Alzheimer’s disease is known to be a condition derived from accumulation of specific brain cells referred to as amyloid-beta. New research in PNAS by the University of Manchester finds that blood vessels in the brain may also be involved.
According to research, a smaller version of the protein referred to as amyloid-β 1-40 accumulates in the walls of small arteries. Ultimately, one of the outcomes is memory loss.
“Here we probed the roles of principal vasodilatory pathways in cerebral arteries using the APP23 mouse model of Alzheimer’s disease, in which amyloid precursor protein is increased approximately sevenfold, leading to neuritic plaques and cerebrovascular accumulation of amyloid-β similar to those in patients with Alzheimer’s disease,” the authors emphasized in their PNAS report.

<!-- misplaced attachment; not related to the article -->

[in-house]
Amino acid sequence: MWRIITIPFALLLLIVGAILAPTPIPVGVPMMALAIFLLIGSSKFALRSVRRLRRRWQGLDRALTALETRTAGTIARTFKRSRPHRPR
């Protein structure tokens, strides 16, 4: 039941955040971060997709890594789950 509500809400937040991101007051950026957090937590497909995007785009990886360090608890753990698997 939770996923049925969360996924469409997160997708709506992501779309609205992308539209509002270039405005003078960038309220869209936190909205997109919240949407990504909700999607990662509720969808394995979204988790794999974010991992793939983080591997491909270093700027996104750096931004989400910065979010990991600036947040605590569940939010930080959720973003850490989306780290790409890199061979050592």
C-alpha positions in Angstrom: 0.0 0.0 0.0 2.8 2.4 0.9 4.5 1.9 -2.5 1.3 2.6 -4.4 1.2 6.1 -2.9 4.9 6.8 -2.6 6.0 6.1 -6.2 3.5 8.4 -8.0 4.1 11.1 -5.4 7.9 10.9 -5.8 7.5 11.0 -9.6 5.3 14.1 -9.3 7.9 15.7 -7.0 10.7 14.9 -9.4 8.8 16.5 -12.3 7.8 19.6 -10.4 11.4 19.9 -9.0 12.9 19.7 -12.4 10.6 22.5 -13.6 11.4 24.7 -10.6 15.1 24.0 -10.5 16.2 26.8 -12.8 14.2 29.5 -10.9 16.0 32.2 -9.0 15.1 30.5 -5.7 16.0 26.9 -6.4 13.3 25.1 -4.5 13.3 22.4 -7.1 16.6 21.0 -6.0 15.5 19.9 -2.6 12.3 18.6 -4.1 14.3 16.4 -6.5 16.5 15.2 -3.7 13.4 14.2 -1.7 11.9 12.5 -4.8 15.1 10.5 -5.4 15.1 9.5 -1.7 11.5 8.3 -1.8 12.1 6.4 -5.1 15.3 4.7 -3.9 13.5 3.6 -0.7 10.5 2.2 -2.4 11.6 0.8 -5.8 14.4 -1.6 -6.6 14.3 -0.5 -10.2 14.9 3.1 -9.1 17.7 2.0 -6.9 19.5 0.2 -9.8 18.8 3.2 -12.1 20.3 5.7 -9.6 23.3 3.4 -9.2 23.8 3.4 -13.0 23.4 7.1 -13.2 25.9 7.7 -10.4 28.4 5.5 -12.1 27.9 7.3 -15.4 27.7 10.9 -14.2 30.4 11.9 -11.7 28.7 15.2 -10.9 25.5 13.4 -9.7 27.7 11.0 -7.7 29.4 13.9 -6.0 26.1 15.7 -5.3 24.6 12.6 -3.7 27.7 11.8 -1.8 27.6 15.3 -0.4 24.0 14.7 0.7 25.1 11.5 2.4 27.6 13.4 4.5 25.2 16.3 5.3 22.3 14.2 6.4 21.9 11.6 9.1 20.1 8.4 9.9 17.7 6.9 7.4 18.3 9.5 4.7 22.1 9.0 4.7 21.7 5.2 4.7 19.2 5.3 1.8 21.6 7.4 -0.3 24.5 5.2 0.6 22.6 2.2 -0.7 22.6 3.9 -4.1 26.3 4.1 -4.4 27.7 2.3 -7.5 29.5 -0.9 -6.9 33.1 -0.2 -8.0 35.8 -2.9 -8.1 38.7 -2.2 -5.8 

“These data direct future research toward approaches that reverse this dual vascular channel dysfunction, with the ultimate aim of restoring healthy cerebral blood flow and improving clinical outcomes.”
“Our results will direct further research to restore cerebrovascular function, which is damaged in Alzheimer’s disease, leading to potentially new treatment options,” the authors deduced from their findings.